Married students should count their spouses’ salaries or wages as take-home pay. Child care costs are personal spending. So are medication and treatment costs that doctors classify as medical musts. Insurance reimbursements for such costs are reimbursements.

Don’t neglect emergency savings. A “safety net” is always needed in case there are unexpected costs.

This year’s college students average about $17,000 in spending not including tuition and fees. Unfortunately, many try to “wing it” when it comes to their spending. So it’s no surprise that the top two reasons for dropping out are financial.

This makes it absolutely necessary to review the last term’s spending plan. And it’s equally important to use results from that review when making the next term’s spending plan!

We’re planning to take a break from publishing articles over the next three weeks. But we’ll begin posting them again on this website every Wednesday beginning January 2, 2019. Meanwhile, you’re welcome to use our Topical Index to find more than 100 articles on strategies for keeping postsecondary educational costs within your means.

Happy Holidays from College Affordability Solutions!

Before College: Roth IRAs — A College Savings Option

Your newborn baby or young child may or may not go to college. If they do, you want to help him avoid massive student loan debt. But you’re line of work generates middle-class incomes. So where can you save the money you’ll need to achieve this worthy goal?

How about a Roth IRA?

What Are IRAs?

A Roth IRA is an individual retirement account.

The maximum that may be deposited into a Roth IRA is $5,550 per year, or $6,500 per year once you’re 50. This shrinks for high-income individuals and couples.

You pay no federal income taxes the earnings that grow your Roth IRA’s balance, but whatever you withdraw from that balance is taxable. Generally, there’s also a 10% penalty on withdrawals you make before you turn 59.5.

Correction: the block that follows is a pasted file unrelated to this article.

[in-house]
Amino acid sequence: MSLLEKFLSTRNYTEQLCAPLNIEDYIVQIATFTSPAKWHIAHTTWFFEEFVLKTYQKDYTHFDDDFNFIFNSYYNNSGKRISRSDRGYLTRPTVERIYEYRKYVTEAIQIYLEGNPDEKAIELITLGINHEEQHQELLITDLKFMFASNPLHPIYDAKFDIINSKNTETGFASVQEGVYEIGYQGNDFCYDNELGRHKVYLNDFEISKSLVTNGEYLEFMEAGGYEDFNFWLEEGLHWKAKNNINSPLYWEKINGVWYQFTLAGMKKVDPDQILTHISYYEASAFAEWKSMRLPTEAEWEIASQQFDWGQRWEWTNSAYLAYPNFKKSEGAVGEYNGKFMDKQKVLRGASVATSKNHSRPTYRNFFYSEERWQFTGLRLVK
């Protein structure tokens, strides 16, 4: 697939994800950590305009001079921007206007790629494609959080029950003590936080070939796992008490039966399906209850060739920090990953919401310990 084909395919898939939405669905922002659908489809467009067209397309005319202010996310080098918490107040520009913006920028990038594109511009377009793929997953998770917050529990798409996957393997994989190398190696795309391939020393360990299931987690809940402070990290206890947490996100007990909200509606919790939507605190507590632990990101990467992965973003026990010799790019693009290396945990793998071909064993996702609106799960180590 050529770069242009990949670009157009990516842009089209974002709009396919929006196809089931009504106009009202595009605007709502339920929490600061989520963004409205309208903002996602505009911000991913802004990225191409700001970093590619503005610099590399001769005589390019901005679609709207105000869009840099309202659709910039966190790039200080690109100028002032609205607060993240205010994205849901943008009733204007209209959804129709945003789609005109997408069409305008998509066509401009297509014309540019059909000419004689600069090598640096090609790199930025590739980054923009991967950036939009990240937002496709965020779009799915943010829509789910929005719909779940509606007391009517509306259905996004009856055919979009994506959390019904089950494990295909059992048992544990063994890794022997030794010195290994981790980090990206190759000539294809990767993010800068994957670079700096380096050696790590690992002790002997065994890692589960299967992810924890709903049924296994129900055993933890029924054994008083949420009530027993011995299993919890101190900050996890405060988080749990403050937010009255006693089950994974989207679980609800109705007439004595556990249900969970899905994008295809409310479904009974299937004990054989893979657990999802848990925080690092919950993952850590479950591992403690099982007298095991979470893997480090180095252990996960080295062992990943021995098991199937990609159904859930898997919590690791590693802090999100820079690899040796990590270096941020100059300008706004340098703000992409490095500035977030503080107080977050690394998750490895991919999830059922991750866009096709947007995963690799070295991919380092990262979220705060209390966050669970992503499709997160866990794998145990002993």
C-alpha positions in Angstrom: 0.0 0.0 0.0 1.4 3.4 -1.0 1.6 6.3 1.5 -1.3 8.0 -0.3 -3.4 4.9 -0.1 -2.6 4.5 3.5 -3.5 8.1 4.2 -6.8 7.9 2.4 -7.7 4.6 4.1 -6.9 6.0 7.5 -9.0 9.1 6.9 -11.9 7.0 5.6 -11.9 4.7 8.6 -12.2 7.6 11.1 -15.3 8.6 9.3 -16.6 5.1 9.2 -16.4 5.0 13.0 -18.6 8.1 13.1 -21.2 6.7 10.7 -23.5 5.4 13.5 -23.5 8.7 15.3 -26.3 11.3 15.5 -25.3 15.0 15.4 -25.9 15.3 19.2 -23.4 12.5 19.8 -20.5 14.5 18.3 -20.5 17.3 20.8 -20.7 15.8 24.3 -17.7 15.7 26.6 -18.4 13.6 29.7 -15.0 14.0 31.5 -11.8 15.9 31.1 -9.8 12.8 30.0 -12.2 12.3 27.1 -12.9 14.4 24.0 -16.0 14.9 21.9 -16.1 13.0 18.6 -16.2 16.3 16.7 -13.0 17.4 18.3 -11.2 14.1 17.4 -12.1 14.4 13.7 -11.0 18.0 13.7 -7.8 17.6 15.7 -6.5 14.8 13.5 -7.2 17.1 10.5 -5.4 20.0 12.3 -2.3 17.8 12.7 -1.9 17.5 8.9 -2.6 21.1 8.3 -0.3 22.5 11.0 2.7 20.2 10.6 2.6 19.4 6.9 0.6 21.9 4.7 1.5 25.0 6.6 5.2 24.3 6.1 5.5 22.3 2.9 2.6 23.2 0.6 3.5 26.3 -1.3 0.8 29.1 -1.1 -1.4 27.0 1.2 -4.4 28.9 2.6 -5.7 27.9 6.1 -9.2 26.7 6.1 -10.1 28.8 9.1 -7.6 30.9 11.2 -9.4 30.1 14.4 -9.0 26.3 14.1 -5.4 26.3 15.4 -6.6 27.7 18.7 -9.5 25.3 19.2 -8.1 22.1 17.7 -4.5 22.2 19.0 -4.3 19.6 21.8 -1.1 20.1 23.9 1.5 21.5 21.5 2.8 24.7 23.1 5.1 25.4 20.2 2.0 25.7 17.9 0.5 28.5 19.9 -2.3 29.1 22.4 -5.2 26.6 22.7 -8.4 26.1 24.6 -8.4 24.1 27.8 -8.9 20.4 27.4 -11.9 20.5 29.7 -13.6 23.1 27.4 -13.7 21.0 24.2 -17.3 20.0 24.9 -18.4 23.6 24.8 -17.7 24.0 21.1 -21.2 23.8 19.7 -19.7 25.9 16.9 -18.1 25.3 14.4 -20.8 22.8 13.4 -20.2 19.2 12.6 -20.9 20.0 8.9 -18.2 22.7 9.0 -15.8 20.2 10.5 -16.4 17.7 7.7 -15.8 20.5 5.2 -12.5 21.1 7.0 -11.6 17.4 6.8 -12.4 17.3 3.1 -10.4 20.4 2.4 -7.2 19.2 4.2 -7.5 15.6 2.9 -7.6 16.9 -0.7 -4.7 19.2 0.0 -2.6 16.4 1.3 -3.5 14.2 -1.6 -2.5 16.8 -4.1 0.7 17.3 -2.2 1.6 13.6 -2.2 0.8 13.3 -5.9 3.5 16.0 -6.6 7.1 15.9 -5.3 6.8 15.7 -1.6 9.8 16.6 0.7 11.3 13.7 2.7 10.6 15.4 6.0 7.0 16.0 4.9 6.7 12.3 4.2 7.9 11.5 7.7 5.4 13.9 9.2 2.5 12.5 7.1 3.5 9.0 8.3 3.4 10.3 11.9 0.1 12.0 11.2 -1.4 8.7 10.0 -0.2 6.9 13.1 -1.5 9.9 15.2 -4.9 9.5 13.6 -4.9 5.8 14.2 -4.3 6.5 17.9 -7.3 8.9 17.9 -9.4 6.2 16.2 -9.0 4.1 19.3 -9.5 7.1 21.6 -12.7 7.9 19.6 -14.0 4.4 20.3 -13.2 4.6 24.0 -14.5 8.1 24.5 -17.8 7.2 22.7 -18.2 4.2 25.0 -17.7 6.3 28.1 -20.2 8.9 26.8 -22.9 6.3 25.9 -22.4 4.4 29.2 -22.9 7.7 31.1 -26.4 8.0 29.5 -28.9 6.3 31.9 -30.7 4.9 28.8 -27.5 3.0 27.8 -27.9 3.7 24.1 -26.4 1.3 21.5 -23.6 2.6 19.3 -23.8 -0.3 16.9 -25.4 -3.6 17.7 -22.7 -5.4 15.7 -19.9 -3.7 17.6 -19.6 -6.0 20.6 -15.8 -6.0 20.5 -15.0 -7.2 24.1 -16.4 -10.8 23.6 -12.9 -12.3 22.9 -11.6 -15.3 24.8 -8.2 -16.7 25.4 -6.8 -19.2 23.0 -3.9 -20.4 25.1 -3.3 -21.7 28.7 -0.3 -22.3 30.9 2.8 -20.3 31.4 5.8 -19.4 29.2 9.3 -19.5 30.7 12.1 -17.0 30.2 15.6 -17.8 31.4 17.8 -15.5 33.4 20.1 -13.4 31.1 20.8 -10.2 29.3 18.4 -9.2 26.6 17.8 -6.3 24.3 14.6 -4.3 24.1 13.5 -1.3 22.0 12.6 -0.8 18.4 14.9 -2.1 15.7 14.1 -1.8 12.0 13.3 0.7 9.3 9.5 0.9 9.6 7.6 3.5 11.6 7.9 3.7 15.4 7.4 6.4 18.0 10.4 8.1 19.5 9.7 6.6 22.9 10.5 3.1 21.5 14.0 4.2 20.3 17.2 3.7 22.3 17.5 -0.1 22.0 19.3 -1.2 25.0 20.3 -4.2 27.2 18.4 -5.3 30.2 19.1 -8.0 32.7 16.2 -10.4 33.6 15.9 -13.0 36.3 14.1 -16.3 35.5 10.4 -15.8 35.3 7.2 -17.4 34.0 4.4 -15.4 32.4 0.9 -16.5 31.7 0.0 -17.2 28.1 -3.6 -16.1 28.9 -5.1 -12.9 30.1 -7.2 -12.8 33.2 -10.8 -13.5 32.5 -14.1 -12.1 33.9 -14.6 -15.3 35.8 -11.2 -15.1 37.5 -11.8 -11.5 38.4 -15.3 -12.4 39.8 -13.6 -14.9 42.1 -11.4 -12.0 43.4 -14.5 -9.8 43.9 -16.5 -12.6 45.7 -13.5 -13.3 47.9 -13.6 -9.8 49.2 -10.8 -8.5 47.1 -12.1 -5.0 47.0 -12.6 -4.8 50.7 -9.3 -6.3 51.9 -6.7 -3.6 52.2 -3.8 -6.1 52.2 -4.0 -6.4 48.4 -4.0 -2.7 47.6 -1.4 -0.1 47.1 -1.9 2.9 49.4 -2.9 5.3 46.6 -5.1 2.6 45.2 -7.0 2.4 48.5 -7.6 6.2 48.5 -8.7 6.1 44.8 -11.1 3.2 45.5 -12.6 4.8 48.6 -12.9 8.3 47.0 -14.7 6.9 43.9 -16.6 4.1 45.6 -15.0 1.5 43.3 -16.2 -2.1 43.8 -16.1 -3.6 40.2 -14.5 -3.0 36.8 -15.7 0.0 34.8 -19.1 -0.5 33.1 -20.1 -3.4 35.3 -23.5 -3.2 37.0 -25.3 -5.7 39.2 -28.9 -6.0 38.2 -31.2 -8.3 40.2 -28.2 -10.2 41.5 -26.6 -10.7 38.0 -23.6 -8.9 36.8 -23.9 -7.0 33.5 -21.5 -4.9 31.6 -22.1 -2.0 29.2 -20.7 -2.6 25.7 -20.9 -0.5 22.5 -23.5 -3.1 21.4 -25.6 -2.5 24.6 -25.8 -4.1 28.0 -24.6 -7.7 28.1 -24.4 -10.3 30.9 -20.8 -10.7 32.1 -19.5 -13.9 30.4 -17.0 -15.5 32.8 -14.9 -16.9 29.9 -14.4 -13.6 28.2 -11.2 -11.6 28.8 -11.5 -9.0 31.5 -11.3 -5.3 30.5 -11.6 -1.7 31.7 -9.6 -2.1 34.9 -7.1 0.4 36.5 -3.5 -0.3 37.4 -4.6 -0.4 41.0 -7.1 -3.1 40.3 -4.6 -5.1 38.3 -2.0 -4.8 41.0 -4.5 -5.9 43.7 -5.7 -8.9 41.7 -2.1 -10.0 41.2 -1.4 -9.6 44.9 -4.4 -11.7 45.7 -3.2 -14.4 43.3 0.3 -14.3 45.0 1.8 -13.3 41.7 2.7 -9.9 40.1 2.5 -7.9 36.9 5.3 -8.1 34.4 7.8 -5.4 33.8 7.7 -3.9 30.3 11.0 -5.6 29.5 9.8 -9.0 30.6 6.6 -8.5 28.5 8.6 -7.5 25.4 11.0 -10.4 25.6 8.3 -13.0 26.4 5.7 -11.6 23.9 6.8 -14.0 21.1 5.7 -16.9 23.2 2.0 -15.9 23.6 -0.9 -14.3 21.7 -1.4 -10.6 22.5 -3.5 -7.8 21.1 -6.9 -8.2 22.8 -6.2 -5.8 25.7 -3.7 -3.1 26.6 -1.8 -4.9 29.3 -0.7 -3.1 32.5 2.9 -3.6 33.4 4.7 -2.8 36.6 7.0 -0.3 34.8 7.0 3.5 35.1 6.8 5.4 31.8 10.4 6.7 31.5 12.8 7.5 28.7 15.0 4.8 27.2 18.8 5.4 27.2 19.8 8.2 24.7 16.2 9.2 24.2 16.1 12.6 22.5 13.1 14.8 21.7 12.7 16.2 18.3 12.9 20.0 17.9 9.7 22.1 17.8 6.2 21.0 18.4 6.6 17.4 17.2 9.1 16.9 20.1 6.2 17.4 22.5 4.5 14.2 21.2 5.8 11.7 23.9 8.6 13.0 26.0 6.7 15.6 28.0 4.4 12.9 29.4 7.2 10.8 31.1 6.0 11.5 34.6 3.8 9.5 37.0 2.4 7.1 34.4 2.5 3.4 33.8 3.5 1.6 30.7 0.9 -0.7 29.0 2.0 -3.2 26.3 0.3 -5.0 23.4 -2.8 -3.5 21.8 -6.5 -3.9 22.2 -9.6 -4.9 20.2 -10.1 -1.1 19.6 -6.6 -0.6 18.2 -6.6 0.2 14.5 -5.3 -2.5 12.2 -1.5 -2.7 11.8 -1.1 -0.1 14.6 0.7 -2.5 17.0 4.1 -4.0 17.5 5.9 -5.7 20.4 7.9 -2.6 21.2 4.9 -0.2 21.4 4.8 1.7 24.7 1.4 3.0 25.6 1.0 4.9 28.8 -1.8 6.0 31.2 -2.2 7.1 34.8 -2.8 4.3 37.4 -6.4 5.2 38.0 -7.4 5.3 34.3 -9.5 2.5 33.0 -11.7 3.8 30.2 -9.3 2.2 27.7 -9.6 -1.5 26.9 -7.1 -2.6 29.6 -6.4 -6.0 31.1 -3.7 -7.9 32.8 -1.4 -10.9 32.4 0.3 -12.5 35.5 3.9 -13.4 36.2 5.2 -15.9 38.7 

Using IRAs for College

Regardless of your age, there’s an exception under which you pay no penalty on withdrawals that don’t exceed qualified education expenses for the Roth IRA’s beneficiary at an eligible postsecondary institution.

To calculate qualified education expenses:

1. Add charges for tuition, fees, books, supplies, equipment, and special needs services the beneficiary must pay to attend the school;

2. If the beneficiary is enrolled at least half-time, add room and board, too, up to the lesser of (a) the school’s published room and board amount, or (b) the beneficiary’s actual charges for living and eating in school-owned and operated housing; and

3. Subtract the beneficiary’s tax-free education assistance — i.e. the untaxed portions of grants and scholarships; distributions from Coverdell education savings accounts; and educational assistance from employers, the Veterans Administration, and other sources.

An eligible postsecondary institution is a college, university, or vocational school eligible to participate in the federal student aid programs.

The beneficiary may be you, your spouse, or your child and grandchild, or your spouse’s child and grandchild.

Pros and Cons

Roth IRA advantages for college savings include:

Flexibility to use them for either college or retirement;

Tax-free growth;

Contributions alone can add up to at least $99,000 if you maximize them for 18 years;

Their balances don’t count toward Expected Family Contribution (EFC) when the beneficiary applies for financial aid, whereas 5.64% of other assets do.

Disadvantages include:

Amounts spent on college are lost for retirement;

Contribution limits are lower than for many other college savings instruments;

Withdrawals are taxed, whereas 529 plan withdrawals aren’t;

Untaxed portions of one year’s withdrawals count toward the beneficiary’s financial aid EFC in two more years.

Roth IRAs are good retirement saving options. They’re also good college saving options if you’re middle-class and not yet sure whether the beneficiaries will pursue postsecondary learning.

Contact College Affordability Solutions for free consultations if you’re looking for options to keep postsecondary educational costs within your means.